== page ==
Deutsche Bank AG (DB) announced that it would lay off 18,000 workers worldwide and close its equity trading department. In a scene right out of the 2008 financial crisis, employees of the bank were seen streaming out of the London offices (the U.K. operations are bearing the brunt of the equity firings) and into the nearby pub.
The reaction to layoffs is not always negative – sometimes a trimmer organization means that margins will improve, and a premium is deserved. However, the Deutsche Bank firings are another sign of a troubled organization that never recovered from the one-two punch of the 2008 financial crisis and the 2010 through 2012 Greek debt crisis.
From a technical perspective, Deutsche Bank stock had been flirting with a breakout above resistance at $8 per share on Friday. However, it's clear that the stock is heading back toward its lows. The chart below is Deutsche Bank's German stock, denominated in euros, which I think is an even better illustration of the whipsaw over the past two trading sessions.
Is there something to learn from the Deutsche Bank collapse? In my opinion, investors should watch the troubled banks in Europe very closely. Deutsche Bank isn't the only bank with problems – it's not even in the worst shape. It's possible that the European banking sector's instability could bleed over into the U.S. banking system as well.
Rates are very low, which may help motivate borrowers, but it also means that the banks have very lean margins between their borrowing costs and interest income from their loans (the yield spread). I don't want to mislead by comparing this to Bear Stearns in 2008, but Deutsche Bank's capitulation is a noteworthy development that should make investors more wary about the financial sector in general.
Although the large-cap indexes are at new highs, small caps continue to underperform. For example, the Russell 2000 small-cap index was down twice as much as the S&P 500 today as it continues its bounce off the resistance level of its current channel.
As you can see in the following chart of the iShares Russell 2000 ETF (IWM), the fund has been drifting between $146 and $158 per share, never quite completing its own inverted head and shoulders pattern. Support at $146 still looks good for new buyers, and I expect that strong resistance level to weigh on investor sentiment if it remains intact.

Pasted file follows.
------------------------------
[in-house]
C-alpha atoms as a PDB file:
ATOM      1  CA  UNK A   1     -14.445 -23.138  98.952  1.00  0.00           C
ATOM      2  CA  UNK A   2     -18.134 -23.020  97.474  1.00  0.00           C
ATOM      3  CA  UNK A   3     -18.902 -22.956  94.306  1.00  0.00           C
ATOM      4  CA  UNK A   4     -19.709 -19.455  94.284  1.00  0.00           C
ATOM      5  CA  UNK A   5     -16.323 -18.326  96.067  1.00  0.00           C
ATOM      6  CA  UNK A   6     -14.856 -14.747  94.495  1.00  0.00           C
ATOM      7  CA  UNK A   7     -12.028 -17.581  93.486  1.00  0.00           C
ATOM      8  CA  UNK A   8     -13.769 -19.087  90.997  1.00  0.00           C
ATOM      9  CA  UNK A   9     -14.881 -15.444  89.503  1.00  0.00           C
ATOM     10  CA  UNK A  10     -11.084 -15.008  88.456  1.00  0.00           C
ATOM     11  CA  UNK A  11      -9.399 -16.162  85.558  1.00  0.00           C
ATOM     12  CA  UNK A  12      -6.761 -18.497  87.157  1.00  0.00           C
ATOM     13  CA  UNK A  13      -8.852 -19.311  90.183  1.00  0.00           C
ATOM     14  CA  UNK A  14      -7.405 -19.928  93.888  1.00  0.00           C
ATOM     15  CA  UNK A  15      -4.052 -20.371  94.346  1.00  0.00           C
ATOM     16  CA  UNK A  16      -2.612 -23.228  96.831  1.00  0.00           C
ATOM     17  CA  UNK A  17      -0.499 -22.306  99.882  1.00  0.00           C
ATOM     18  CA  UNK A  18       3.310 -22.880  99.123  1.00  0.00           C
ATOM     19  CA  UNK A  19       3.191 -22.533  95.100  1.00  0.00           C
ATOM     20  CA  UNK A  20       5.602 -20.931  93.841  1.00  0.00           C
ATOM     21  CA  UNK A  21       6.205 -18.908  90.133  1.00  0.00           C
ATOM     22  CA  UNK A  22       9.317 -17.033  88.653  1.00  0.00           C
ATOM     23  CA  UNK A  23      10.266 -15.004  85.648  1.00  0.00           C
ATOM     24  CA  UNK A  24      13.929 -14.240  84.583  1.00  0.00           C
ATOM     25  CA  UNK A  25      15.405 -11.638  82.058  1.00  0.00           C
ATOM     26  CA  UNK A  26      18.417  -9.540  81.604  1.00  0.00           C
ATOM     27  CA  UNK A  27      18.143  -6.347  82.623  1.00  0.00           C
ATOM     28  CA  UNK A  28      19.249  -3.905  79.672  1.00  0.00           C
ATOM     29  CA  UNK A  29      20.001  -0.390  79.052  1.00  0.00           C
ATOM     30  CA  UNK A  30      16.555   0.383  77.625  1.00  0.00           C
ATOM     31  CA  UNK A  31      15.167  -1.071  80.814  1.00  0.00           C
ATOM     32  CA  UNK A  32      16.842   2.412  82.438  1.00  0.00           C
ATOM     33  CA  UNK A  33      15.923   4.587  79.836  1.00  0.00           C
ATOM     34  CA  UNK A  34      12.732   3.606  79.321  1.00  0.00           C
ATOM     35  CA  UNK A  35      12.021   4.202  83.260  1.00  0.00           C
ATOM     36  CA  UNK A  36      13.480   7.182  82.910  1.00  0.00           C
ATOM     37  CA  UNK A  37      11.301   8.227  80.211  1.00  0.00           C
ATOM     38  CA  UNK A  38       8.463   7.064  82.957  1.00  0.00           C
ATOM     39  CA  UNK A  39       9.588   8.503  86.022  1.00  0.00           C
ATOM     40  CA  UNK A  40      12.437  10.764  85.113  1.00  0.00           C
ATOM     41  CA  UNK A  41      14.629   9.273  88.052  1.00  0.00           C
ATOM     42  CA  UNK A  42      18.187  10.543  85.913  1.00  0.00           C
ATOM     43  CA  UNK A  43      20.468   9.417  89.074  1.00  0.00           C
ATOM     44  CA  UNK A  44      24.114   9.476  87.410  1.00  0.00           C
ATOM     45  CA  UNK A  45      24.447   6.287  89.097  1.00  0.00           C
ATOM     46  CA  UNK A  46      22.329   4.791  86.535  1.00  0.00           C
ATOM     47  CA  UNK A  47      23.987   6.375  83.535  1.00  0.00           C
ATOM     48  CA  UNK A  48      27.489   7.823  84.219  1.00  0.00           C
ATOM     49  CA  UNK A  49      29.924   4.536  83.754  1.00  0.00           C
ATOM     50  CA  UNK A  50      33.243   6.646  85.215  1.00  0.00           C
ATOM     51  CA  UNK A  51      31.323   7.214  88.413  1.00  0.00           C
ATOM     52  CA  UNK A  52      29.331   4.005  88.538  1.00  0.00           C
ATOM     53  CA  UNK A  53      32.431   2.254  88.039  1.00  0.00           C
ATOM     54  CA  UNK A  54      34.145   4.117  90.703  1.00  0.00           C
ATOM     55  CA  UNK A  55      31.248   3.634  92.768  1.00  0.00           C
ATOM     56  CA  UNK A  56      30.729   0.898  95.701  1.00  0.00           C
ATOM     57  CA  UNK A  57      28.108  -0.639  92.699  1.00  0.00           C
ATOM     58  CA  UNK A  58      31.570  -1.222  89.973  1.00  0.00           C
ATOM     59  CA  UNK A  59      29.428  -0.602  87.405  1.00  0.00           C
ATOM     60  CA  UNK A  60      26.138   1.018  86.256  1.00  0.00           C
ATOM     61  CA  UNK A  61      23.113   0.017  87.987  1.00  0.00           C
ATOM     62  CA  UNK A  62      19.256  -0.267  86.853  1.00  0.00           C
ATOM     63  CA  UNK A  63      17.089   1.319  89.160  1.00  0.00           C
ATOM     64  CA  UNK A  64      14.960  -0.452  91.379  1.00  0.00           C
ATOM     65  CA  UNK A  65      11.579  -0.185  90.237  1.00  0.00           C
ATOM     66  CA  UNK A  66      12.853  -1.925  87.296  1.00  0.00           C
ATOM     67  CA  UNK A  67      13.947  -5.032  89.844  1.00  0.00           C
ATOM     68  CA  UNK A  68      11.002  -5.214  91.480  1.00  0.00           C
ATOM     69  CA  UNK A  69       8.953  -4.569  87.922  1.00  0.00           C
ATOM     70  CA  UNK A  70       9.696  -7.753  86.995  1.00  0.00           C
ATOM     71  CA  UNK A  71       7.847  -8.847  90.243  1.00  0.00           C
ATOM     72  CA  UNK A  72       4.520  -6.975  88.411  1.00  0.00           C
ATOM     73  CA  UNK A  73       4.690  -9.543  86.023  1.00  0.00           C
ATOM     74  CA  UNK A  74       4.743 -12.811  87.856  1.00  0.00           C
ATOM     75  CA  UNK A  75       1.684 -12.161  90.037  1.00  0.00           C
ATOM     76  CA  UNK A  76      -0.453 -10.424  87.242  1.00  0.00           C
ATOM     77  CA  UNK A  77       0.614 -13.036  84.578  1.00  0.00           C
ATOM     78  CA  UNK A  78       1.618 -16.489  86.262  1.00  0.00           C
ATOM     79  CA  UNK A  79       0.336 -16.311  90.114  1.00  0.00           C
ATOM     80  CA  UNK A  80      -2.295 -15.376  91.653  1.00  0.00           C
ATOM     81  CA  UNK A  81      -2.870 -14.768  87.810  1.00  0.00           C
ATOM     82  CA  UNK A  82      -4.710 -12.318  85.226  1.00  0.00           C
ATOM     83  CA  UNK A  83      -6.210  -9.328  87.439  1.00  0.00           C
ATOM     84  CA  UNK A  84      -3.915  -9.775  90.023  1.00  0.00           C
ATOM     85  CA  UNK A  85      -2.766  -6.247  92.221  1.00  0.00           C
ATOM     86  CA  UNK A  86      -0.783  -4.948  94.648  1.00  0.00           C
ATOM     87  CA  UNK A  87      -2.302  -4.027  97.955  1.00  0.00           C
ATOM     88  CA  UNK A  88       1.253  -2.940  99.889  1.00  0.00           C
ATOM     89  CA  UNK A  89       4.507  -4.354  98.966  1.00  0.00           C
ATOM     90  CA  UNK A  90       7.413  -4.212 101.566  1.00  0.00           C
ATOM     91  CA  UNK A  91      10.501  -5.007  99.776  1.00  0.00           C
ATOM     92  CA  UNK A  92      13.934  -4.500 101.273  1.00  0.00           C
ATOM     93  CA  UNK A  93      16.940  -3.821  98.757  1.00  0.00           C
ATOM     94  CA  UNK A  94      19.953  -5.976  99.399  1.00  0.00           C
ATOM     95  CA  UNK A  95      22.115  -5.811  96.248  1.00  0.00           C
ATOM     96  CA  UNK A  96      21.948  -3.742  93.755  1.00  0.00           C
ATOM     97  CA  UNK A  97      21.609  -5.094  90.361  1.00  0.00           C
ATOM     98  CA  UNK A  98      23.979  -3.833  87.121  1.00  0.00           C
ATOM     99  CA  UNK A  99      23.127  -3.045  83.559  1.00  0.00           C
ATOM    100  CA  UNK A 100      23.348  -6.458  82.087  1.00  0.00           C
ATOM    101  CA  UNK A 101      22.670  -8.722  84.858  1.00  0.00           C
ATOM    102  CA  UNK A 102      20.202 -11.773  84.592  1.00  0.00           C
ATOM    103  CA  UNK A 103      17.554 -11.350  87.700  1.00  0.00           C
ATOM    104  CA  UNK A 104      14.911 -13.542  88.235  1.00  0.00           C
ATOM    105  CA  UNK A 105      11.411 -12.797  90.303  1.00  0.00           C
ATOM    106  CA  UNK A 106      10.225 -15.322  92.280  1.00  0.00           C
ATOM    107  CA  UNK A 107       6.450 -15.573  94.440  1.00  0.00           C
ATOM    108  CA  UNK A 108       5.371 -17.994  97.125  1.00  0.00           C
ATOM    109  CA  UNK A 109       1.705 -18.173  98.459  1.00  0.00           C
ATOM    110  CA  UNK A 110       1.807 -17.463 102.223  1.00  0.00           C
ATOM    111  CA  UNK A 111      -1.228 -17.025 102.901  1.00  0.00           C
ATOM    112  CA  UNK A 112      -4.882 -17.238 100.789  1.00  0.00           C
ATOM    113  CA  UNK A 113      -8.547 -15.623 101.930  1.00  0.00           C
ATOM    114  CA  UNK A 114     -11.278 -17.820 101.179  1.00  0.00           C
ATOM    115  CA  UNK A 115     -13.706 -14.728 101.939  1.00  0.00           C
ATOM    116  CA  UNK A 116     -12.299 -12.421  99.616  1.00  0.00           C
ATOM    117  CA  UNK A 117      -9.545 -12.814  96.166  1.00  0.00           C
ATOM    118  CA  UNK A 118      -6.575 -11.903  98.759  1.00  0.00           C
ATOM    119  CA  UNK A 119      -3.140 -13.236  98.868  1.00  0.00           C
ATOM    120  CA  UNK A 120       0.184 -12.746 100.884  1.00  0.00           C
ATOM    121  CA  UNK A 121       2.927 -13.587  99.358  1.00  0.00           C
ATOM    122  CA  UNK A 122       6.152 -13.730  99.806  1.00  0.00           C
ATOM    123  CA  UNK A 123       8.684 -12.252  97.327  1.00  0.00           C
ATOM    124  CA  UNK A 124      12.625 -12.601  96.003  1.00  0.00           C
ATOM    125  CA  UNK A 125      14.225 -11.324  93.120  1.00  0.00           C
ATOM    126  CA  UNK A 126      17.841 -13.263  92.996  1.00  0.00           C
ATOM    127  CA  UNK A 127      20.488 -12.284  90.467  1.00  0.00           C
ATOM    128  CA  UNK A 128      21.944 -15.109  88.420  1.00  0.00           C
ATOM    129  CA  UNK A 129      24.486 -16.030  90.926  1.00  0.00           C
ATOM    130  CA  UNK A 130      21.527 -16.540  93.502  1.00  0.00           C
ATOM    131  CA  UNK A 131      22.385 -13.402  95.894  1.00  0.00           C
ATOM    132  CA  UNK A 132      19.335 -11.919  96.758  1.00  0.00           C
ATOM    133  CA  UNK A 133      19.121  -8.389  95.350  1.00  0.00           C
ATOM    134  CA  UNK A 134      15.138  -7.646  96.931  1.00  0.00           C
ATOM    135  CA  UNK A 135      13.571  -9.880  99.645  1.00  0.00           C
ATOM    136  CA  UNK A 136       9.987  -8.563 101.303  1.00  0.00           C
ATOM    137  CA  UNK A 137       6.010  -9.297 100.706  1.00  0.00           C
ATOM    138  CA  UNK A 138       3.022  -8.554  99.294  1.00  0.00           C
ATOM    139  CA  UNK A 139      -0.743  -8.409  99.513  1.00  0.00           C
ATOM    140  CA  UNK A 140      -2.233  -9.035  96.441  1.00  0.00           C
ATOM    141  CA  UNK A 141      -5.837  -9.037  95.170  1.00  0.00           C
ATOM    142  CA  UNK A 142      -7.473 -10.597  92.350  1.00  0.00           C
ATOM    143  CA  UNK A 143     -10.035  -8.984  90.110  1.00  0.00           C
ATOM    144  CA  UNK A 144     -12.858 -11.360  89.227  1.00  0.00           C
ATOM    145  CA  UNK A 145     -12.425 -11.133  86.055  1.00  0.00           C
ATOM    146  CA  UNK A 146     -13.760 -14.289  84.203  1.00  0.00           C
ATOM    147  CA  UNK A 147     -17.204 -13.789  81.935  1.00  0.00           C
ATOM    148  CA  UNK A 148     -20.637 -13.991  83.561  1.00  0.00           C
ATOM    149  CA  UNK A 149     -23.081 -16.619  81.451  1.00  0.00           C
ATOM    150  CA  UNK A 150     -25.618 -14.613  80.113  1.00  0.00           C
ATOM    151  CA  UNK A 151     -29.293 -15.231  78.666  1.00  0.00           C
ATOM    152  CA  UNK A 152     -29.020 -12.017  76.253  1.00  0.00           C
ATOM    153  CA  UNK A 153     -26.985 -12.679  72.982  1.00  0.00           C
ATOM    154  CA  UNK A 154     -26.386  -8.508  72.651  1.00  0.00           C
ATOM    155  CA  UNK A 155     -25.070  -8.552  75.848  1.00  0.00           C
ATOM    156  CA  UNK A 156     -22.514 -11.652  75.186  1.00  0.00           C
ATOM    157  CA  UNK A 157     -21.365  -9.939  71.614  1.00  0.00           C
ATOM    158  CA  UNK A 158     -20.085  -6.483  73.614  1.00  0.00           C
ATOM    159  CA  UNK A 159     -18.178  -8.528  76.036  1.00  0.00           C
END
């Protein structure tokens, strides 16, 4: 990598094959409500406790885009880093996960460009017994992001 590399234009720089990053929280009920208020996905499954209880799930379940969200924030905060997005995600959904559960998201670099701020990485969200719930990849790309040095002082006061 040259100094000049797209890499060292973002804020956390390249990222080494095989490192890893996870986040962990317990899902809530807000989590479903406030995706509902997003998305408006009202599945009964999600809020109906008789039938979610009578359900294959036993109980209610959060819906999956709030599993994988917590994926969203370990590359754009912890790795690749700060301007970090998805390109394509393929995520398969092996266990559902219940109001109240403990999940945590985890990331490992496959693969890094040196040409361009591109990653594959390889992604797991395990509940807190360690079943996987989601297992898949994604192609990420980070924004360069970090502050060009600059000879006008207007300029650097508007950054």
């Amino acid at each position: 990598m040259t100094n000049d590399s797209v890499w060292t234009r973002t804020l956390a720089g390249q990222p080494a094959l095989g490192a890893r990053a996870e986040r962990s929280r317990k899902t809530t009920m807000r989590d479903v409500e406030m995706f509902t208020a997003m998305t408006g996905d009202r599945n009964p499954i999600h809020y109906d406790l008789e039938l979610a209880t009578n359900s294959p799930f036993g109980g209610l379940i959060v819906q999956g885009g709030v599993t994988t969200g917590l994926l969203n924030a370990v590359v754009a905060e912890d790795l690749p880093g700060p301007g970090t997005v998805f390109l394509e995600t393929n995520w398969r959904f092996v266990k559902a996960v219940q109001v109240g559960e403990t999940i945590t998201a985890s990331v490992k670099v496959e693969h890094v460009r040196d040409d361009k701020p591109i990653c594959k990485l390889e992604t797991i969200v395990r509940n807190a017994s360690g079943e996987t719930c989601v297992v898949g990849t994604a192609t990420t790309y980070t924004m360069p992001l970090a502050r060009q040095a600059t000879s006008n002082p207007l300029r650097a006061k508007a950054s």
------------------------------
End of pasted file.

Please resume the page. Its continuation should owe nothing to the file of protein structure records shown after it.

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Risk Indicators – Market Breadth
The S&P 500 has retraced some of the gains from last week today, but volatility is still relatively low. On the surface, this seems encouraging. However, if we want to evaluate how strong the rally has been, an interesting study is to compare the S&P 500, which is weighted based on market capitalization, versus the S&P 500 on an equal-weight index.
Right now, the S&P 500 has the most exposure to the largest companies (the winners) and the least exposure to the smallest companies (often the losers or riskier stocks), so if the biggest companies are doing very well, then the index will rise even if the smaller companies are doing poorly. This can happen when investors are rushing into stocks that are using cash reserves to conduct buybacks or are using larger firms as a defensive strategy against market volatility.
An equal-weight index measures the average performance of the S&P 500 as if each stock, no matter how large, is 0.20% of the index. If the equal-weight index is underperforming the regular index, then we can assume that market breadth is weak.
The last few times the S&P 500 got to a new high while the equal-weight index showed weakness were January 2018, September 2018, April 2019, and July 2019. This means fewer stocks are driving the rally, which makes short-term reversals more likely. As you can see in the following chart, this round of weakening breadth has existed since late February, so investors should be a little concerned.
Don't mistake information like this for a "sell signal" – instead, it's like reading the weather forecast. If there is a rising chance of precipitation, take an umbrella when you leave for the office, but don't quit your job. In my opinion, that means traders looking at a hedge against sudden volatility once earnings start to stream in this month will likely be glad they did.
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I hate to leave this issue of the Chart Advisor on a sour note, but expectations for rate cuts and earnings are already so high, I feel like there is some unbalanced risk exposure to the downside in the short term. I suppose the bright side to a situation like this is that, if I am right, there should be great opportunities to buy back in at support in a few weeks.
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